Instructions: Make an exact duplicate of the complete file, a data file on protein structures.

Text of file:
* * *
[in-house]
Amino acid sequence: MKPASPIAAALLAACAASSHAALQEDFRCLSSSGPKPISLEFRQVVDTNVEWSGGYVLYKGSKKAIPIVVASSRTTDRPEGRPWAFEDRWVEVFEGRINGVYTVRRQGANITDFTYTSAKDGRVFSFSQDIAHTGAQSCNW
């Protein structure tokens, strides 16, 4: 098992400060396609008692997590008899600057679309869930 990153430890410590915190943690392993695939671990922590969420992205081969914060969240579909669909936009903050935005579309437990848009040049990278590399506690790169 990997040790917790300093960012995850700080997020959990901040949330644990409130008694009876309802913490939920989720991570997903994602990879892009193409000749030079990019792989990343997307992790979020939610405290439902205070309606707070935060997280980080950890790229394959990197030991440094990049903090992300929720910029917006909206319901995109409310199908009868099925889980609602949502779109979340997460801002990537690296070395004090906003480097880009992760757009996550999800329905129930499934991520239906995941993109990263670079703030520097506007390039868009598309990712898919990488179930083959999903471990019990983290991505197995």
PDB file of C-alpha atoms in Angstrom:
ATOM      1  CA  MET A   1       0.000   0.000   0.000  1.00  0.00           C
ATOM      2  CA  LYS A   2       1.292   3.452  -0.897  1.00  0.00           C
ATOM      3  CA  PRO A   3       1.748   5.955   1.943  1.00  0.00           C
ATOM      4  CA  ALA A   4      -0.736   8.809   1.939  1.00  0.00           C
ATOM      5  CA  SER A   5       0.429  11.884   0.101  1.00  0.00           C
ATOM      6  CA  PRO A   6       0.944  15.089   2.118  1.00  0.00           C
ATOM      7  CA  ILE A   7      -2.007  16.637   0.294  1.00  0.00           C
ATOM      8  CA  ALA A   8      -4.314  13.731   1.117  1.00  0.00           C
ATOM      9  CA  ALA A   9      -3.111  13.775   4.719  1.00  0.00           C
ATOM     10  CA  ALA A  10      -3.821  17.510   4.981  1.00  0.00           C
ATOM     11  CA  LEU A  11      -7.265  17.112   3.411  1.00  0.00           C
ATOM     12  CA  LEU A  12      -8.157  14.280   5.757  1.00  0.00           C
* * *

[in-house]
Amino acid sequence: MKPASPIAAALLAACAASSHAALQEDFRCLSSSGPKPISLEFRQVVDTNVEWSGGYVLYKGSKKAIPIVVASSRTTDRPEGRPWAFEDRWVEVFEGRINGVYTVRRQGANITDFTYTSAKDGRVFSFSQDIAHTGAQSCNW
């Protein structure tokens, strides 16, 4: 098992400060396609008692997590008899600057679309869930 990153430890410590915190943690392993695939671990922590969420992205081969914060969240579909669909936009903050935005579309437990848009040049990278590399506690790169 990997040790917790300093960012995850700080997020959990901040949330644990409130008694009876309802913490939920989720991570997903994602990879892009193409000749030079990019792989990343997307992790979020939610405290439902205070309606707070935060997280980080950890790229394959990197030991440094990049903090992300929720910029917006909206319901995109409310199908009868099925889980609602949502779109979340997460801002990537690296070395004090906003480097880009992760757009996550999800329905129930499934991520239906995941993109990263670079703030520097506007390039868009598309990712898919990488179930083959999903471990019990983290991505197995």
PDB file of C-alpha atoms in Angstrom:
ATOM      1  CA  MET A   1       0.000   0.000   0.000  1.00  0.00           C
ATOM      2  CA  LYS A   2       1.292   3.452  -0.897  1.00  0.00           C
ATOM      3  CA  PRO A   3       1.748   5.955   1.943  1.00  0.00           C
ATOM      4  CA  ALA A   4      -0.736   8.809   1.939  1.00  0.00           C
ATOM      5  CA  SER A   5       0.429  11.884   0.101  1.00  0.00           C
ATOM      6  CA  PRO A   6       0.944  15.089   2.118  1.00  0.00           C
ATOM      7  CA  ILE A   7      -2.007  16.637   0.294  1.00  0.00           C
ATOM      8  CA  ALA A   8      -4.314  13.731   1.117  1.00  0.00           C
ATOM      9  CA  ALA A   9      -3.111  13.775   4.719  1.00  0.00           C
ATOM     10  CA  ALA A  10      -3.821  17.510   4.981  1.00  0.00           C
ATOM     11  CA  LEU A  11      -7.265  17.112   3.411  1.00  0.00           C
ATOM     12  CA  LEU A  12      -8.157  14.280   5.757  1.00  0.00           C